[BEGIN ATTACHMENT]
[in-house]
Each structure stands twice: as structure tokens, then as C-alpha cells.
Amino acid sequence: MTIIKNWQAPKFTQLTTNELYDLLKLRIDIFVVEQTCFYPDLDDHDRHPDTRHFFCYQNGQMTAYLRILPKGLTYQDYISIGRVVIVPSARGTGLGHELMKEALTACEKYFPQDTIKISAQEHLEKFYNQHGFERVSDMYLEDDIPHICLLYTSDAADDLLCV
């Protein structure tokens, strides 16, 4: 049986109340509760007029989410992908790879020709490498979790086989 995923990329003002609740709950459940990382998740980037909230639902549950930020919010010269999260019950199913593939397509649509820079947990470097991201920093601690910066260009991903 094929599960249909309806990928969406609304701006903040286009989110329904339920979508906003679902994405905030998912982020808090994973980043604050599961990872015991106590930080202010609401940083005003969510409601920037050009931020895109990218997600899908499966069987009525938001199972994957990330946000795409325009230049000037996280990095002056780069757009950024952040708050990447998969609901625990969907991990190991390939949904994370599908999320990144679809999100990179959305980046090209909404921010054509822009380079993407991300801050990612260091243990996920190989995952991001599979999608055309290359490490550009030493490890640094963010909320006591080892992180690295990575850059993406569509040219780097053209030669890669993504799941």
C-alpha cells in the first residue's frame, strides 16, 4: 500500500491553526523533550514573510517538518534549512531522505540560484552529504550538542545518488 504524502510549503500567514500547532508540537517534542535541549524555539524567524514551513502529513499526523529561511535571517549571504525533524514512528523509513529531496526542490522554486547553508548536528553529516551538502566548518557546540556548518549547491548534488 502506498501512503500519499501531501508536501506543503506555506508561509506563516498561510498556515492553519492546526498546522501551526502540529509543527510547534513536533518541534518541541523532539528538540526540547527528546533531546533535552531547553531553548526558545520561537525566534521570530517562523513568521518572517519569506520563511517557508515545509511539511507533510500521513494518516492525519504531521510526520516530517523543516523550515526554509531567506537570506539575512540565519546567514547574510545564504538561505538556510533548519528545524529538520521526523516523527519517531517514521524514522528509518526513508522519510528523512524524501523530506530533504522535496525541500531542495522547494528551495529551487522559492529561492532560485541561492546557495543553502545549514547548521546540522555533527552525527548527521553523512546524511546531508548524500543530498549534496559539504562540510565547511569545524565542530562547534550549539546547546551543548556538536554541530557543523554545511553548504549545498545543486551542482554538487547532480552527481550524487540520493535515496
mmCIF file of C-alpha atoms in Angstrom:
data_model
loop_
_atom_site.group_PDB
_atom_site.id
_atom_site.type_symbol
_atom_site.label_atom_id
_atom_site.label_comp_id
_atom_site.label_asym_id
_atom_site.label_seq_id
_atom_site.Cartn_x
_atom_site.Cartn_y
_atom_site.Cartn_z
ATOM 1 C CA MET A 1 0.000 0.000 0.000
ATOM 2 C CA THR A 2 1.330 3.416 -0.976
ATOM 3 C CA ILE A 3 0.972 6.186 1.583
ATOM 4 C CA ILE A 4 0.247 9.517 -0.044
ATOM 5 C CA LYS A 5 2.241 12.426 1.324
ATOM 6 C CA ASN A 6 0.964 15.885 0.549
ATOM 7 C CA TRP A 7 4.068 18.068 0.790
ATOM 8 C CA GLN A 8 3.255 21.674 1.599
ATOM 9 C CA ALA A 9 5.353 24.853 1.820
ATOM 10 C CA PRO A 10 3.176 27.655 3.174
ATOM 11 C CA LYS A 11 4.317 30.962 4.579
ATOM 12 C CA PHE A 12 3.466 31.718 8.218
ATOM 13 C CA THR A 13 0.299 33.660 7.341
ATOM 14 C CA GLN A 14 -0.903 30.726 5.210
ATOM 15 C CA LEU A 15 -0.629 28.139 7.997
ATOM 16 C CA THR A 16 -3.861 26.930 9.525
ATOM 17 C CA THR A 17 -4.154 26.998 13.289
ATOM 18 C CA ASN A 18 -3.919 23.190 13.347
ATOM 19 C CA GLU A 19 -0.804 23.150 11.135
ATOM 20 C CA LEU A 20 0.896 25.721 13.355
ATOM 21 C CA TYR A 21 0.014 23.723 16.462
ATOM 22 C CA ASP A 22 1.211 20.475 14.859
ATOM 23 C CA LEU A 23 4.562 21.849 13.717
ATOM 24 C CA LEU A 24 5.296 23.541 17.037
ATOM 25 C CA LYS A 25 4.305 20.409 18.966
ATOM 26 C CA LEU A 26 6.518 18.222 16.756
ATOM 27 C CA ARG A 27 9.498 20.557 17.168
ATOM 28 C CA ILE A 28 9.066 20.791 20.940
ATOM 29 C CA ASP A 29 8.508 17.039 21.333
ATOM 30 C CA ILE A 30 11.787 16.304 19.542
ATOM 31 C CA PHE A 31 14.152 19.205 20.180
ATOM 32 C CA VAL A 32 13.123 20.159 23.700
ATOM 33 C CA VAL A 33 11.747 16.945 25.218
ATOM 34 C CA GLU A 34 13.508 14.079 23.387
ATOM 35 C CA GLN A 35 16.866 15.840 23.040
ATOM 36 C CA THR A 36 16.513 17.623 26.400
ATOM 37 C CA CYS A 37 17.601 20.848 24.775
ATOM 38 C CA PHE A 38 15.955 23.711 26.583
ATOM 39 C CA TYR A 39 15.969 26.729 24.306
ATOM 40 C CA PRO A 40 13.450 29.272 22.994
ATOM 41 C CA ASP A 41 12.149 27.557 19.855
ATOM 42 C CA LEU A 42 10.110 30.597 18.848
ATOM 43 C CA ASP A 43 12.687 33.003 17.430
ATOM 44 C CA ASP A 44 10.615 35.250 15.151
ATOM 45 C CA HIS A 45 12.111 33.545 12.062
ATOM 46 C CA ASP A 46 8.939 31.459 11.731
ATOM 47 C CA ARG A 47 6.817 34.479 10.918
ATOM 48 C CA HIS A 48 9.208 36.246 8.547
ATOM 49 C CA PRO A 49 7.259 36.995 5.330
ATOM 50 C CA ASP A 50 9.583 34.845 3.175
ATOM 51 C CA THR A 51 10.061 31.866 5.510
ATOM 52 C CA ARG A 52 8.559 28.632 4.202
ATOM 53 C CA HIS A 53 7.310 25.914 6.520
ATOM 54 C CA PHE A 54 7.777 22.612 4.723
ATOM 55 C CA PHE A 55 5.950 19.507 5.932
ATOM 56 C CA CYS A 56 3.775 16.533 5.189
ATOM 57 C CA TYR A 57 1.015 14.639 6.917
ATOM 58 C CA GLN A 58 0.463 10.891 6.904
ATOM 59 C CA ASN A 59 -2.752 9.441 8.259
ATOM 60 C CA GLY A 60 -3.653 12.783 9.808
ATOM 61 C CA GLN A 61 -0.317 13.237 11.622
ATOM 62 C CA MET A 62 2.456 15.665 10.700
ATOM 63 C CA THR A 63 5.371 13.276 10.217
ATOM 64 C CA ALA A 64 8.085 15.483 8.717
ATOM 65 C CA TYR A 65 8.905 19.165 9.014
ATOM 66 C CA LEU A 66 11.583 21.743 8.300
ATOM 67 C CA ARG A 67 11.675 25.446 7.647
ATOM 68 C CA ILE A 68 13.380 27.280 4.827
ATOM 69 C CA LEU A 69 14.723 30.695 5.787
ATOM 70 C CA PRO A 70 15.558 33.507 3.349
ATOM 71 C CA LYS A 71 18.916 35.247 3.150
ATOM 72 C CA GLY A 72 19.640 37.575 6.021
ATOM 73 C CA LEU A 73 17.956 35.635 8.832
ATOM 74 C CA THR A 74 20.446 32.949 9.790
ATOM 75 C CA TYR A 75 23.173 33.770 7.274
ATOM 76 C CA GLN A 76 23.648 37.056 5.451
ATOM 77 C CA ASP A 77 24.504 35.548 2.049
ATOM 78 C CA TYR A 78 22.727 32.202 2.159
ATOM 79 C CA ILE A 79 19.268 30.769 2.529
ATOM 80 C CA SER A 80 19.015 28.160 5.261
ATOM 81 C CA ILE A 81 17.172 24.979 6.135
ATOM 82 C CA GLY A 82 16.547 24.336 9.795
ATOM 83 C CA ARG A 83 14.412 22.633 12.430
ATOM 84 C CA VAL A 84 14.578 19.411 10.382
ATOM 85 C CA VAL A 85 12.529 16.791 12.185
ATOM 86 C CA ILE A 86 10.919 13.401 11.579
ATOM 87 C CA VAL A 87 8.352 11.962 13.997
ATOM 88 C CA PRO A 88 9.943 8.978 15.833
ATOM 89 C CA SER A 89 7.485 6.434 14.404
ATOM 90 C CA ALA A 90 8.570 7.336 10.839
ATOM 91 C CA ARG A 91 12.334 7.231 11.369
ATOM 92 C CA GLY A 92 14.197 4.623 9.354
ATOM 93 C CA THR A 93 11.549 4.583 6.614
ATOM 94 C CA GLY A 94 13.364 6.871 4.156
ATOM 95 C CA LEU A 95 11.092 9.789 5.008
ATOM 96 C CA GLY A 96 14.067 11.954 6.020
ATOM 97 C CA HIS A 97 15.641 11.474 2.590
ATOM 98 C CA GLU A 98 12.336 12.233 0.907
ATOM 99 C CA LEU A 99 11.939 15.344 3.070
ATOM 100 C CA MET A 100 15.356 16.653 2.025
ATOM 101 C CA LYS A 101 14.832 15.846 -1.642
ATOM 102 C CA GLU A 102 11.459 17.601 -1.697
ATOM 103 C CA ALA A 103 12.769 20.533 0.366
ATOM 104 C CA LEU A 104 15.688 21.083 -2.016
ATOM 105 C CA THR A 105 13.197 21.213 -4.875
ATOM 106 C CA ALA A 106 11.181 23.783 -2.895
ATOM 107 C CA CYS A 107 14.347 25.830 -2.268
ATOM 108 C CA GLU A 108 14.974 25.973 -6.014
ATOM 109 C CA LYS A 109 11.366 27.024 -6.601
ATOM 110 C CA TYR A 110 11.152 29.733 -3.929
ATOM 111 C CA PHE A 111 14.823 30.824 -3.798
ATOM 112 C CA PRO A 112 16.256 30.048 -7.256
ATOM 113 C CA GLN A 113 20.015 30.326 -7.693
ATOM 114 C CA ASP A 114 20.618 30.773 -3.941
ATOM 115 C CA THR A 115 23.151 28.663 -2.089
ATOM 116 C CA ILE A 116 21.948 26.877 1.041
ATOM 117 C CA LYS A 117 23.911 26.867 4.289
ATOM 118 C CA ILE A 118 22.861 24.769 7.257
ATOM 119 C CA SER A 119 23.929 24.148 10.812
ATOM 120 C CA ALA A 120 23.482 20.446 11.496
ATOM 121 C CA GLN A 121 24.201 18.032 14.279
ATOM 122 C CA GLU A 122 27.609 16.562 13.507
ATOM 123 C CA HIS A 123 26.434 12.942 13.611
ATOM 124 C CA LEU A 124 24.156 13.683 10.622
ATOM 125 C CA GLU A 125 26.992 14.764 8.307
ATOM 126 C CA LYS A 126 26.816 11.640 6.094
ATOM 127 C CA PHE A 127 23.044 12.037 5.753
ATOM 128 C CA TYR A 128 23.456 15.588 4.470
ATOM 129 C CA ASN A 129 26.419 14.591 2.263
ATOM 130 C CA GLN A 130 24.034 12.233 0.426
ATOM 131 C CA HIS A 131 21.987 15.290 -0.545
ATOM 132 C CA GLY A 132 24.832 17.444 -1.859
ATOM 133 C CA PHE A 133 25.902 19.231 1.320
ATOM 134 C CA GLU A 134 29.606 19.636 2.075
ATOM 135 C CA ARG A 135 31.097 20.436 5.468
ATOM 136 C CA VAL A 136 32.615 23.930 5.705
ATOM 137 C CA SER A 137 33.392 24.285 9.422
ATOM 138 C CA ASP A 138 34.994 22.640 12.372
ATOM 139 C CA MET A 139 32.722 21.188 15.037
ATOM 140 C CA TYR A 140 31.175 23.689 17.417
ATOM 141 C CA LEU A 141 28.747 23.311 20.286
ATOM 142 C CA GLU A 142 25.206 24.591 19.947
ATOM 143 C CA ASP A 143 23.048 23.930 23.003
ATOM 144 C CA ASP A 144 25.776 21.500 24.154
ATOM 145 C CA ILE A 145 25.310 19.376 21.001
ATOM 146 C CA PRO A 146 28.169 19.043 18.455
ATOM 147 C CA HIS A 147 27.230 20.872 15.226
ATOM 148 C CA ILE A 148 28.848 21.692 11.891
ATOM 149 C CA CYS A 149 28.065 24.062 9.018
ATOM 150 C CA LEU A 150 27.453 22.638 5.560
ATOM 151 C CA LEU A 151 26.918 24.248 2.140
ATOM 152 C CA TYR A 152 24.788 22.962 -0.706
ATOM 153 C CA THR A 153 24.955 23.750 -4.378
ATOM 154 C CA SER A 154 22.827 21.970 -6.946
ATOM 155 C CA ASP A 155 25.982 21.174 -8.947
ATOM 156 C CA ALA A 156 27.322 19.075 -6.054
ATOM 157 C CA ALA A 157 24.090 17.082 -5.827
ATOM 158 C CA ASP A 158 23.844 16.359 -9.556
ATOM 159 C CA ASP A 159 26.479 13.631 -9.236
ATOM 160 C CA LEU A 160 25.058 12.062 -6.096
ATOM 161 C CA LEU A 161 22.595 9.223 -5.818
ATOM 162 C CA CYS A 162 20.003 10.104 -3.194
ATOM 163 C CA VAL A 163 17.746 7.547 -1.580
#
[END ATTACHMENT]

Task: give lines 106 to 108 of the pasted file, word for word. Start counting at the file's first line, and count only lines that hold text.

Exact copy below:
ATOM 88 C CA PRO A 88 9.943 8.978 15.833
ATOM 89 C CA SER A 89 7.485 6.434 14.404
ATOM 90 C CA ALA A 90 8.570 7.336 10.839